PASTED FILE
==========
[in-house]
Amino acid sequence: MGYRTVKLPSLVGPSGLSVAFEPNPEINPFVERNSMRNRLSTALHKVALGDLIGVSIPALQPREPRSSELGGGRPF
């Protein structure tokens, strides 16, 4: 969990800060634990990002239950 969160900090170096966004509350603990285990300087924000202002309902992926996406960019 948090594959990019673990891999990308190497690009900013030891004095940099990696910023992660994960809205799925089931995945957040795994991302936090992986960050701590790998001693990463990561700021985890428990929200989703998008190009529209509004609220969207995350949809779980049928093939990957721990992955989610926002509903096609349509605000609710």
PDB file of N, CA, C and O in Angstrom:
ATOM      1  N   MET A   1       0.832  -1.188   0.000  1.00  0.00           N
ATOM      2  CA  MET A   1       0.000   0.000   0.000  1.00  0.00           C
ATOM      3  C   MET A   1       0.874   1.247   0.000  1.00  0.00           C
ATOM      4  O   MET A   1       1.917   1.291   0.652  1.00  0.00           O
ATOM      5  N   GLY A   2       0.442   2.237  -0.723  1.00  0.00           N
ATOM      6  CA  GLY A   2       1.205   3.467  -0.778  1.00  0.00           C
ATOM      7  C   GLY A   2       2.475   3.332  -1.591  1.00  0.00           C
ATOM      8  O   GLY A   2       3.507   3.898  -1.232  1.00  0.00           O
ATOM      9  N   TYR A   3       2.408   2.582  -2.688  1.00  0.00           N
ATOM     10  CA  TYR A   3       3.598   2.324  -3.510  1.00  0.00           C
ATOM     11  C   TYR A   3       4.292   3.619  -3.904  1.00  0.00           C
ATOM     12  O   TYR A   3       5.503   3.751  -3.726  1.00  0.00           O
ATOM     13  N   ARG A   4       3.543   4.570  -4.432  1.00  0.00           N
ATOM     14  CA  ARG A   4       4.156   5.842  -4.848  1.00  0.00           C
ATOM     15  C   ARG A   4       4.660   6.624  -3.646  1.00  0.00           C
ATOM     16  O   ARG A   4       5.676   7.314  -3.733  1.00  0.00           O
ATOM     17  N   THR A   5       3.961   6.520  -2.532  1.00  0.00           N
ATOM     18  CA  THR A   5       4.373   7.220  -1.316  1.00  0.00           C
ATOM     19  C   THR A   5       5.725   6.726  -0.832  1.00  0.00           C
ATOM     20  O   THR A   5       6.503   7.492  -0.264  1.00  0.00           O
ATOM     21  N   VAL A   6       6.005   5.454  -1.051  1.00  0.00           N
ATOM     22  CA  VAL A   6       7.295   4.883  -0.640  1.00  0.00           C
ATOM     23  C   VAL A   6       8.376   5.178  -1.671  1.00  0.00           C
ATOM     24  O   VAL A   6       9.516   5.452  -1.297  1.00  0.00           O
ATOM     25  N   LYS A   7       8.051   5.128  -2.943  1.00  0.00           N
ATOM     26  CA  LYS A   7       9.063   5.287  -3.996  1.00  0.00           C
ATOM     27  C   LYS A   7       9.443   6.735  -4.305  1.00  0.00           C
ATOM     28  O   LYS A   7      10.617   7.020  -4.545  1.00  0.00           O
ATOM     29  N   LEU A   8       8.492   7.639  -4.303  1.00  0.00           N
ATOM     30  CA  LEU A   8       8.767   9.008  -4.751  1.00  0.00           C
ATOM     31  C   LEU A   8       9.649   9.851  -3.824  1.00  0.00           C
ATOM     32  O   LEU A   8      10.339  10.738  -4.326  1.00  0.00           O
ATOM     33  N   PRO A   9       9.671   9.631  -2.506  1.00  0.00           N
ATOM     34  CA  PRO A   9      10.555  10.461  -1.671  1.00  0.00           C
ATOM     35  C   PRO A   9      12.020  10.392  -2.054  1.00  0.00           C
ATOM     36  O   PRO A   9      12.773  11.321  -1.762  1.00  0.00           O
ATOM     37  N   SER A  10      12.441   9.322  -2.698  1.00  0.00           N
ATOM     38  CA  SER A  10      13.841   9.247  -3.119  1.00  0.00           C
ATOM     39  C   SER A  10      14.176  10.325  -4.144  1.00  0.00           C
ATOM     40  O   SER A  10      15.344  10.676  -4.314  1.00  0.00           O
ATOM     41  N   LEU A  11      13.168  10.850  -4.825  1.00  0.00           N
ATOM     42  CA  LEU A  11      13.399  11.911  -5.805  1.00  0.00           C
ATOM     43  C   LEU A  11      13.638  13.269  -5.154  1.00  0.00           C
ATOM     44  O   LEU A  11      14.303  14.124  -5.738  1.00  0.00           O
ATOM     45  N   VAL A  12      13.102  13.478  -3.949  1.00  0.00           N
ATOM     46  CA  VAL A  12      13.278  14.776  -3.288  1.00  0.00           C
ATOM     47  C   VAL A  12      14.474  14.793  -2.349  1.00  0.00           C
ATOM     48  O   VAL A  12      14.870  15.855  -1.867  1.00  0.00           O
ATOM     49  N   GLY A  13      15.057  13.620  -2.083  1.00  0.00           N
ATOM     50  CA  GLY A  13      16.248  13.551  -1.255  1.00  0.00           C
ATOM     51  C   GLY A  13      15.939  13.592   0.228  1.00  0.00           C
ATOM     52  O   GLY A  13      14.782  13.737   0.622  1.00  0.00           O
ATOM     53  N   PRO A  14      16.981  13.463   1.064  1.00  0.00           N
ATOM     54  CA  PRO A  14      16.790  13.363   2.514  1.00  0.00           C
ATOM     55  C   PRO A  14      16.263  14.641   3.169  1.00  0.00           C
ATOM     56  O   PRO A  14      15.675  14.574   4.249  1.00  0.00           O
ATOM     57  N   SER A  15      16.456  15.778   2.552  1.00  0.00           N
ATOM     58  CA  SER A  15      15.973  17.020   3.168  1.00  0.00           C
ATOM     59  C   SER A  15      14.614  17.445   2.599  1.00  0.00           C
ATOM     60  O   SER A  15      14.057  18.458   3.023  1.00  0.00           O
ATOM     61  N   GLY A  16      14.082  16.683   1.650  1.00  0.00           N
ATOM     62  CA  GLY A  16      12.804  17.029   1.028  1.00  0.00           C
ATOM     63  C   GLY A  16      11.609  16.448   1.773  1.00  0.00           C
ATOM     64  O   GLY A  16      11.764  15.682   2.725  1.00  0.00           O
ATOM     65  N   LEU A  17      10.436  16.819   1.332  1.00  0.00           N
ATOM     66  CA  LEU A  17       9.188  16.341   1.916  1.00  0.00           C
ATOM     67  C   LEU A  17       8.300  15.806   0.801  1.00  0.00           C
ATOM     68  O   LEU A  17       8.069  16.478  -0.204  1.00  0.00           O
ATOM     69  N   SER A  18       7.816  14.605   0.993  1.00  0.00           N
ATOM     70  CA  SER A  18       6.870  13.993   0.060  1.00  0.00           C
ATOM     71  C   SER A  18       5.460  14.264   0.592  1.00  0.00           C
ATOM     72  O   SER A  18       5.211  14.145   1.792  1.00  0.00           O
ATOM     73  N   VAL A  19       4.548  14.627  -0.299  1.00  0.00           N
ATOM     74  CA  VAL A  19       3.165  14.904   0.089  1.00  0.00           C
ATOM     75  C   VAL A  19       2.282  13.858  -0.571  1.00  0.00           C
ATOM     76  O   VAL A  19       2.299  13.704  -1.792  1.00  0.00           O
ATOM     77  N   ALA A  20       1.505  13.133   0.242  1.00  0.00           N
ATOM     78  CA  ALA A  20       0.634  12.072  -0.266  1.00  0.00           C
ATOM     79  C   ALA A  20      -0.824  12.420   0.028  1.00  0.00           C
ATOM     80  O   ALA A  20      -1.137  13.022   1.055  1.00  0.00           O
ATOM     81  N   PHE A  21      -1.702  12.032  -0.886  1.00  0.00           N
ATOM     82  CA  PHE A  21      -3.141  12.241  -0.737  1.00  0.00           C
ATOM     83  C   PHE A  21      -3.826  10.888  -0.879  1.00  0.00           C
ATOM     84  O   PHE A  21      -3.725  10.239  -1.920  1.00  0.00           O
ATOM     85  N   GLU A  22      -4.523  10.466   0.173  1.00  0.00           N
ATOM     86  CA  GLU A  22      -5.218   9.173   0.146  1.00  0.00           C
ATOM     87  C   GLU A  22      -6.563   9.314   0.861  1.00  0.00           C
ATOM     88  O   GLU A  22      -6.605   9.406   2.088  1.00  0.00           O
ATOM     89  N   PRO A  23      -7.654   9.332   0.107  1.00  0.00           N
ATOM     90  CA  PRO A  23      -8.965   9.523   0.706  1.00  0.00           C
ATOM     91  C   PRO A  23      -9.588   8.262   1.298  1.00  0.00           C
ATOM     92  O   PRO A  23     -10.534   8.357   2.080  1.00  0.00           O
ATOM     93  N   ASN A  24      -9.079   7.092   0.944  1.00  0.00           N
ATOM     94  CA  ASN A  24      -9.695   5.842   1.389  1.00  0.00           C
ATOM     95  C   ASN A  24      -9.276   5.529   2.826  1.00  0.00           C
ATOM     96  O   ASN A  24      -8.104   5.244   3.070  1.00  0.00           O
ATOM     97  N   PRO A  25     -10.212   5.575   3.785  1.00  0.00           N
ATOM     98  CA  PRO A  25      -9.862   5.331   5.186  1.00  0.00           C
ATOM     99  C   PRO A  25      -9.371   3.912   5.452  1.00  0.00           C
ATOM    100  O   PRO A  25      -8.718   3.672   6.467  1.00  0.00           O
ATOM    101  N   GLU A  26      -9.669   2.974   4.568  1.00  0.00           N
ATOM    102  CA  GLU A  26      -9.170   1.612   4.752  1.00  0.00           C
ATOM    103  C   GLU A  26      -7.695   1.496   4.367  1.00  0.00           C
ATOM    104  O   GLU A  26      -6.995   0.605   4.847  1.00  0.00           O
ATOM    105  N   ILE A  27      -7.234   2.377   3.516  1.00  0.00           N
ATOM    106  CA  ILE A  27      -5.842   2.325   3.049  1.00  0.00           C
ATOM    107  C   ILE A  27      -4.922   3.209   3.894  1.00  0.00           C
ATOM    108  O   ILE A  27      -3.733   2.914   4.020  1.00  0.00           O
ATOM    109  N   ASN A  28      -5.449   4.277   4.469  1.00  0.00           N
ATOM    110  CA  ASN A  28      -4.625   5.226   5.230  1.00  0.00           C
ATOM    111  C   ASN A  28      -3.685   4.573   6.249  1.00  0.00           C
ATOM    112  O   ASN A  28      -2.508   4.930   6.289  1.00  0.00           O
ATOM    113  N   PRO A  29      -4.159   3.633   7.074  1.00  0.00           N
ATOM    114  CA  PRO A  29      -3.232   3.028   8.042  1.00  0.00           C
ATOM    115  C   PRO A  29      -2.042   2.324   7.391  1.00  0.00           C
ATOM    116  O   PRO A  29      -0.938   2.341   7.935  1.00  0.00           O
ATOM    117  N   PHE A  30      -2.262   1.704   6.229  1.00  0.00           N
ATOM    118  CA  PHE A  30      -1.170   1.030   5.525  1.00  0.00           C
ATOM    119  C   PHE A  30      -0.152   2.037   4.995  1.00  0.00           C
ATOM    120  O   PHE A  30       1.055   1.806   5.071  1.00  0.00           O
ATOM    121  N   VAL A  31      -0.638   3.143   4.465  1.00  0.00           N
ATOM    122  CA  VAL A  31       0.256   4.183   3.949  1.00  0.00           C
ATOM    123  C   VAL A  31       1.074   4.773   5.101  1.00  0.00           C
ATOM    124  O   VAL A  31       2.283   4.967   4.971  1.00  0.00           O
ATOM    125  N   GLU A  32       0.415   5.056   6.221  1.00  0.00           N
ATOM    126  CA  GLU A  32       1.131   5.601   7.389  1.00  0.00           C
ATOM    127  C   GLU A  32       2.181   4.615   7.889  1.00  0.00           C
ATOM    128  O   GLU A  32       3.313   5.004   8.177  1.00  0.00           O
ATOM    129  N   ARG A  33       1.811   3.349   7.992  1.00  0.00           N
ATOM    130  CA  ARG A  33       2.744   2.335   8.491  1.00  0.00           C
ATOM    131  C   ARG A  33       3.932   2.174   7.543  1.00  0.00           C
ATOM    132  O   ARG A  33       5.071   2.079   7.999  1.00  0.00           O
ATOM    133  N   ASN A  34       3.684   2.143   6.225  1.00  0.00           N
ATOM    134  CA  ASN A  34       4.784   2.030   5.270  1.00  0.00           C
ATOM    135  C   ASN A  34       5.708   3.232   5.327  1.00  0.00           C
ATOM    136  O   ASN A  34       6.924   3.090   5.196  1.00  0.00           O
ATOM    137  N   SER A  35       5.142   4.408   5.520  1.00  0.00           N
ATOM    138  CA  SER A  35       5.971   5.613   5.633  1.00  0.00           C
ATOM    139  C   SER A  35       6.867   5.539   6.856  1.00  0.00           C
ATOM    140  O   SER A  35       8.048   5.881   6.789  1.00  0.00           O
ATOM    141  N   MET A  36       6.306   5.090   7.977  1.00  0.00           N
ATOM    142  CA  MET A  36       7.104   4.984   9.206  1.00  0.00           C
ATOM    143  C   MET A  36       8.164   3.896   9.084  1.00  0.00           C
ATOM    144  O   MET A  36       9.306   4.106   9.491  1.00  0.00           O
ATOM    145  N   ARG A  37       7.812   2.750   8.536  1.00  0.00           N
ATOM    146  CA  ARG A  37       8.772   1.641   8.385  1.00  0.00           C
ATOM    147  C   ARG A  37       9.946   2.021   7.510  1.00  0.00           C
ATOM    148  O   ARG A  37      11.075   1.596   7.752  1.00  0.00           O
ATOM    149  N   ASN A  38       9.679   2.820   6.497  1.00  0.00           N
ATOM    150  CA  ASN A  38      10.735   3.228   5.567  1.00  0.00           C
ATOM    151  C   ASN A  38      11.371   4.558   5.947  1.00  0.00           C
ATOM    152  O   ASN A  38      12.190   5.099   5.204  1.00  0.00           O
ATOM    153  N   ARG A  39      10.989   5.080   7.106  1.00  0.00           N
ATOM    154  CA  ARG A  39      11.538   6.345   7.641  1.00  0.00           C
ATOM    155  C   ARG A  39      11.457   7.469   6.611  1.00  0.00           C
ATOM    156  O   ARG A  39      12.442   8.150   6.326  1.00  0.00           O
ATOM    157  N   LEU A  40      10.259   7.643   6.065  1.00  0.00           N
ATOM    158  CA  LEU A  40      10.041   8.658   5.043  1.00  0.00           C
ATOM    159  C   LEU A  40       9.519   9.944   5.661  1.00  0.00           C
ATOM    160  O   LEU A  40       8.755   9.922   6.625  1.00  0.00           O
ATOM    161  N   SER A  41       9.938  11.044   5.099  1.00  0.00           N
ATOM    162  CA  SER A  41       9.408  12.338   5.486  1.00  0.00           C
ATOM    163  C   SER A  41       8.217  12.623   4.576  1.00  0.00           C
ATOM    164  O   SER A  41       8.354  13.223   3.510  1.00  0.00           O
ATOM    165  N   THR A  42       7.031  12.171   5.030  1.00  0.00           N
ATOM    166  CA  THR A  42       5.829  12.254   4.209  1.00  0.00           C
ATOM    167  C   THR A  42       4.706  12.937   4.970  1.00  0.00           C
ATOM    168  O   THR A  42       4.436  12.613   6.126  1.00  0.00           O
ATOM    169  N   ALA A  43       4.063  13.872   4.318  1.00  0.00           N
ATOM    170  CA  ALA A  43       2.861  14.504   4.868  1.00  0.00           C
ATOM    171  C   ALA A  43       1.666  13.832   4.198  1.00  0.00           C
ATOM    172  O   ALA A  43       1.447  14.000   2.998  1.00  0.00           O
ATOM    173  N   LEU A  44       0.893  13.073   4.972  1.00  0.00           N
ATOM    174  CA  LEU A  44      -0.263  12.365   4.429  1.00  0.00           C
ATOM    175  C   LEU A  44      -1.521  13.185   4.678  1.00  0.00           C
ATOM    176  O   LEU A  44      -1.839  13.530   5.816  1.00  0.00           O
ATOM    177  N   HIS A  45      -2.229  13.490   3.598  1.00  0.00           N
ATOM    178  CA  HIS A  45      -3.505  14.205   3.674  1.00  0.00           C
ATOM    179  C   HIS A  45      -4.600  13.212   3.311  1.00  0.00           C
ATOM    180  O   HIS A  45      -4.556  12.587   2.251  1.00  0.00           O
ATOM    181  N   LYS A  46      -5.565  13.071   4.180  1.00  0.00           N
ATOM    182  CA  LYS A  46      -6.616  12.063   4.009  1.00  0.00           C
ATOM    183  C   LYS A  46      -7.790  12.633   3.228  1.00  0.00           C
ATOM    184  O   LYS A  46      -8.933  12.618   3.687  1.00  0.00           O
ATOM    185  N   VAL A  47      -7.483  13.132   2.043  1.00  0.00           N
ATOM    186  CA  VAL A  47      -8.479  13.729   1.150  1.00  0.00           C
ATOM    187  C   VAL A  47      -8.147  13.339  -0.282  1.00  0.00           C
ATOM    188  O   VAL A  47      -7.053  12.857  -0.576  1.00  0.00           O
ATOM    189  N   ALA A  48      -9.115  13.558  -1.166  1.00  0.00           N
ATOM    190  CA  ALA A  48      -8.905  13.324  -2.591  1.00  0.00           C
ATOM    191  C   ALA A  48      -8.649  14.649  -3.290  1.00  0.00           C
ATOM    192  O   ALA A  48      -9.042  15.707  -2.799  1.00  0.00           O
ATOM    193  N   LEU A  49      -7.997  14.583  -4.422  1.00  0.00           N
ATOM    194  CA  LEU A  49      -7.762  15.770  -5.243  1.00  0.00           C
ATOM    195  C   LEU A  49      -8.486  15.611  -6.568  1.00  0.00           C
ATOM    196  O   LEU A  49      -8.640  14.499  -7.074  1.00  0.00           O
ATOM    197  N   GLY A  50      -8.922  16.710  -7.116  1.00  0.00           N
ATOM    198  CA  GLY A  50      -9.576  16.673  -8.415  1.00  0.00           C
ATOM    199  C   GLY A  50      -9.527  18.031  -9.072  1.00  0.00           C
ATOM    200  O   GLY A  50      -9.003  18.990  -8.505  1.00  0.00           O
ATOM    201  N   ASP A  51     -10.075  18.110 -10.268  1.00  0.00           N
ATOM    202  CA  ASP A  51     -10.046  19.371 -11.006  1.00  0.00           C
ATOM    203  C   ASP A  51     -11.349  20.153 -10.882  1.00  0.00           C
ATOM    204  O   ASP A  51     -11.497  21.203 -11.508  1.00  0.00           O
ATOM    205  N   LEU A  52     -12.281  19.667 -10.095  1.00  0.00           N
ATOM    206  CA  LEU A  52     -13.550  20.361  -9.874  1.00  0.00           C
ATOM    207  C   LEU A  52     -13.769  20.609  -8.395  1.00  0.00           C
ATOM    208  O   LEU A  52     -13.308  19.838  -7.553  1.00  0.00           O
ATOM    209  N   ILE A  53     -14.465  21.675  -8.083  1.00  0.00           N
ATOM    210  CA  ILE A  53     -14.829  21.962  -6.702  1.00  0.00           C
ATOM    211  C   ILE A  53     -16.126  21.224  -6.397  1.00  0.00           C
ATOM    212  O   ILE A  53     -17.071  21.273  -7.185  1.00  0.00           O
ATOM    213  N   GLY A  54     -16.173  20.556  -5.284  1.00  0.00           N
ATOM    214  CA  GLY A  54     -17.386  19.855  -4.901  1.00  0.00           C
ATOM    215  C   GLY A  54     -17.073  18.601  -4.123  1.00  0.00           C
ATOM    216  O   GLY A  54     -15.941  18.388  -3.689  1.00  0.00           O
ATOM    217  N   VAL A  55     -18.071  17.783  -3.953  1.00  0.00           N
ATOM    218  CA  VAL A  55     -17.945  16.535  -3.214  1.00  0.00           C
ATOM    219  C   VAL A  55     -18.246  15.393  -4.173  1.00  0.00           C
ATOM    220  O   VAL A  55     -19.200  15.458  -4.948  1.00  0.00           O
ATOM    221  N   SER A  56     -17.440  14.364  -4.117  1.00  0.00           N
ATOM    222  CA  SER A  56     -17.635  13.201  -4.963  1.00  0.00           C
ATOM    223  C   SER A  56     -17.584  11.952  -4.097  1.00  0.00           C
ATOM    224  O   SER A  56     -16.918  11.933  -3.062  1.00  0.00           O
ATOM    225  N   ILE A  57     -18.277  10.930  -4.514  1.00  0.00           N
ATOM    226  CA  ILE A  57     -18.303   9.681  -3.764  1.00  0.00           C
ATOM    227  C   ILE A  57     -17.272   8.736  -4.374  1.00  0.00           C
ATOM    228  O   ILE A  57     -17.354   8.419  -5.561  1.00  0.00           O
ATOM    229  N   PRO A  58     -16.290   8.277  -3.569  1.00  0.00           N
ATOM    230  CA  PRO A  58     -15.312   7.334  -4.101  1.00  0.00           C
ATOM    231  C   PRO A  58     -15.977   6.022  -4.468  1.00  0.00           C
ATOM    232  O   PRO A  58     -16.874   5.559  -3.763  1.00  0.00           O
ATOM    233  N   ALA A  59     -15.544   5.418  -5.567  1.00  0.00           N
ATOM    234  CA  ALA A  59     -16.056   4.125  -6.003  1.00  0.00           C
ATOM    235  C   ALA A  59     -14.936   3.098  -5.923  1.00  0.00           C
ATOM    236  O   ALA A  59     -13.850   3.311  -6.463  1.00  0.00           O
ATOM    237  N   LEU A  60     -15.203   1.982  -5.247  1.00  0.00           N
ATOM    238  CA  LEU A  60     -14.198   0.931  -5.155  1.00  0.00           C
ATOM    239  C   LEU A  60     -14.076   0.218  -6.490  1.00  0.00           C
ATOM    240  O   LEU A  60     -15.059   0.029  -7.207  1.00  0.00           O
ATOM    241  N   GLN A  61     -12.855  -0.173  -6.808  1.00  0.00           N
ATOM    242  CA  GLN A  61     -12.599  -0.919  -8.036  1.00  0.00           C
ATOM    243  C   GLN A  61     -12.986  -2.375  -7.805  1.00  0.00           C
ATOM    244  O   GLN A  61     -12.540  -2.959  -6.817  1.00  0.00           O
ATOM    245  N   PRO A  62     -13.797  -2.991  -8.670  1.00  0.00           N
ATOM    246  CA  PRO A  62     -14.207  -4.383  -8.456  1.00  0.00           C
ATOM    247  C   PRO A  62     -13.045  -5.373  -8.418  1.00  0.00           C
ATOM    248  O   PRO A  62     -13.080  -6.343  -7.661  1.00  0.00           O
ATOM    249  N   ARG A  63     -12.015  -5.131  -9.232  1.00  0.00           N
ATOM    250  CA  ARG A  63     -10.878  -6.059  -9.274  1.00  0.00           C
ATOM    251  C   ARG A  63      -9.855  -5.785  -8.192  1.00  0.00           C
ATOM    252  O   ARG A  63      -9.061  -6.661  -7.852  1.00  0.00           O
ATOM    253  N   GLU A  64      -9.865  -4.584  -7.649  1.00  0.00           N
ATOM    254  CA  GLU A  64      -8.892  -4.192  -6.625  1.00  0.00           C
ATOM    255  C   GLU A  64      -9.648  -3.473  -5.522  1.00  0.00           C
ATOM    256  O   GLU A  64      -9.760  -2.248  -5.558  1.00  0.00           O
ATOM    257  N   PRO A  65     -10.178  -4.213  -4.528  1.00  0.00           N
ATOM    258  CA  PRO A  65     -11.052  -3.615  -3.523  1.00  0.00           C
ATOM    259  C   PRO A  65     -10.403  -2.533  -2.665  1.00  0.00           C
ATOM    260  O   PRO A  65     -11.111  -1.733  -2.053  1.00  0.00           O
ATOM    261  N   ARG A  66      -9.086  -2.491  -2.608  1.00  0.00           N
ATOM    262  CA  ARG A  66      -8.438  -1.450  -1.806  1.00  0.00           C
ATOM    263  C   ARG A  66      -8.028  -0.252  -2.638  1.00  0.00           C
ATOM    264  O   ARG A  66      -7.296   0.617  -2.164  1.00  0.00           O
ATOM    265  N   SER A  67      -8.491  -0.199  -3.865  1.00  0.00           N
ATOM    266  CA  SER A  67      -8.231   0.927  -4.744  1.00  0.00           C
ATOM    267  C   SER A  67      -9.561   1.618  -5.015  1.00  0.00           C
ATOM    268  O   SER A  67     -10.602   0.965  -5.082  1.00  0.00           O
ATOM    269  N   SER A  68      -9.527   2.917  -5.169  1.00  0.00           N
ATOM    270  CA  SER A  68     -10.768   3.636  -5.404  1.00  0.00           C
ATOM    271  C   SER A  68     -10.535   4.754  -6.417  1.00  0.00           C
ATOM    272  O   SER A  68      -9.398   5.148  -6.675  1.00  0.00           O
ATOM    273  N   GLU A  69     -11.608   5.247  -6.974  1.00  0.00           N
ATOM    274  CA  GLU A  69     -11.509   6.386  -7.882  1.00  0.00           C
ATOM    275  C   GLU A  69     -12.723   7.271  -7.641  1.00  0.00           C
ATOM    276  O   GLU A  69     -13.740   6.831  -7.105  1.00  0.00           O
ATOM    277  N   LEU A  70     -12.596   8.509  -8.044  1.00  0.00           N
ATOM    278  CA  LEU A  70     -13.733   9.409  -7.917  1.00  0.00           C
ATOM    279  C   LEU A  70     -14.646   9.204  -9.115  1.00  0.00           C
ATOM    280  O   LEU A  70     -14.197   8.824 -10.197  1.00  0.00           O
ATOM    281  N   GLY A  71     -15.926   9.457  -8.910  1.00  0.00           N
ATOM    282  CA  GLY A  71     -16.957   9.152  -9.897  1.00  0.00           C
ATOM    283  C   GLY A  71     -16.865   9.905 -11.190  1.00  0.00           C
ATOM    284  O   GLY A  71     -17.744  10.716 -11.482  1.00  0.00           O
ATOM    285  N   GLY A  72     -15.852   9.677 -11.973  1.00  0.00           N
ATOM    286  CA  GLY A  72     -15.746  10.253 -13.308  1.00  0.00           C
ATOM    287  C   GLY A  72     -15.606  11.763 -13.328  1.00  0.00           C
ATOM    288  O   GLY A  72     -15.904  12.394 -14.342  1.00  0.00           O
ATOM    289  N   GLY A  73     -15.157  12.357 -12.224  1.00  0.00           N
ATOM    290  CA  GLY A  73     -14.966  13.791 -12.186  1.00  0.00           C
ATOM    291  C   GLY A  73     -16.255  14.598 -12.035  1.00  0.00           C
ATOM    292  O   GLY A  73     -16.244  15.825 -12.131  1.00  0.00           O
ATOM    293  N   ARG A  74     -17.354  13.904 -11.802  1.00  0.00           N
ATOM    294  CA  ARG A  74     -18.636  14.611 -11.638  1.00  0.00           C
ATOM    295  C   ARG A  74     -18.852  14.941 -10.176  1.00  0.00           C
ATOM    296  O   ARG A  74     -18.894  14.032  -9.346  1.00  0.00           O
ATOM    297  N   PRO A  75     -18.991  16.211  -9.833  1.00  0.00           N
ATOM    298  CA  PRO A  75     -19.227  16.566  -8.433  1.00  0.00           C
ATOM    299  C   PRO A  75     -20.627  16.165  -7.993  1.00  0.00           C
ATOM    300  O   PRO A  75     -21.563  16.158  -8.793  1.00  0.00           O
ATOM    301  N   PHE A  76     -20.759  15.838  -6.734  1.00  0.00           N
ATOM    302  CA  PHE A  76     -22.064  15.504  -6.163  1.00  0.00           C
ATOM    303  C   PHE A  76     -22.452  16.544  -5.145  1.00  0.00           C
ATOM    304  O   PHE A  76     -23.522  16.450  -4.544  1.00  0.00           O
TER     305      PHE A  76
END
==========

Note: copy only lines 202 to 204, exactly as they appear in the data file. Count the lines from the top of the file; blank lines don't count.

ATOM    198  CA  GLY A  50      -9.576  16.673  -8.415  1.00  0.00           C
ATOM    199  C   GLY A  50      -9.527  18.031  -9.072  1.00  0.00           C
ATOM    200  O   GLY A  50      -9.003  18.990  -8.505  1.00  0.00           O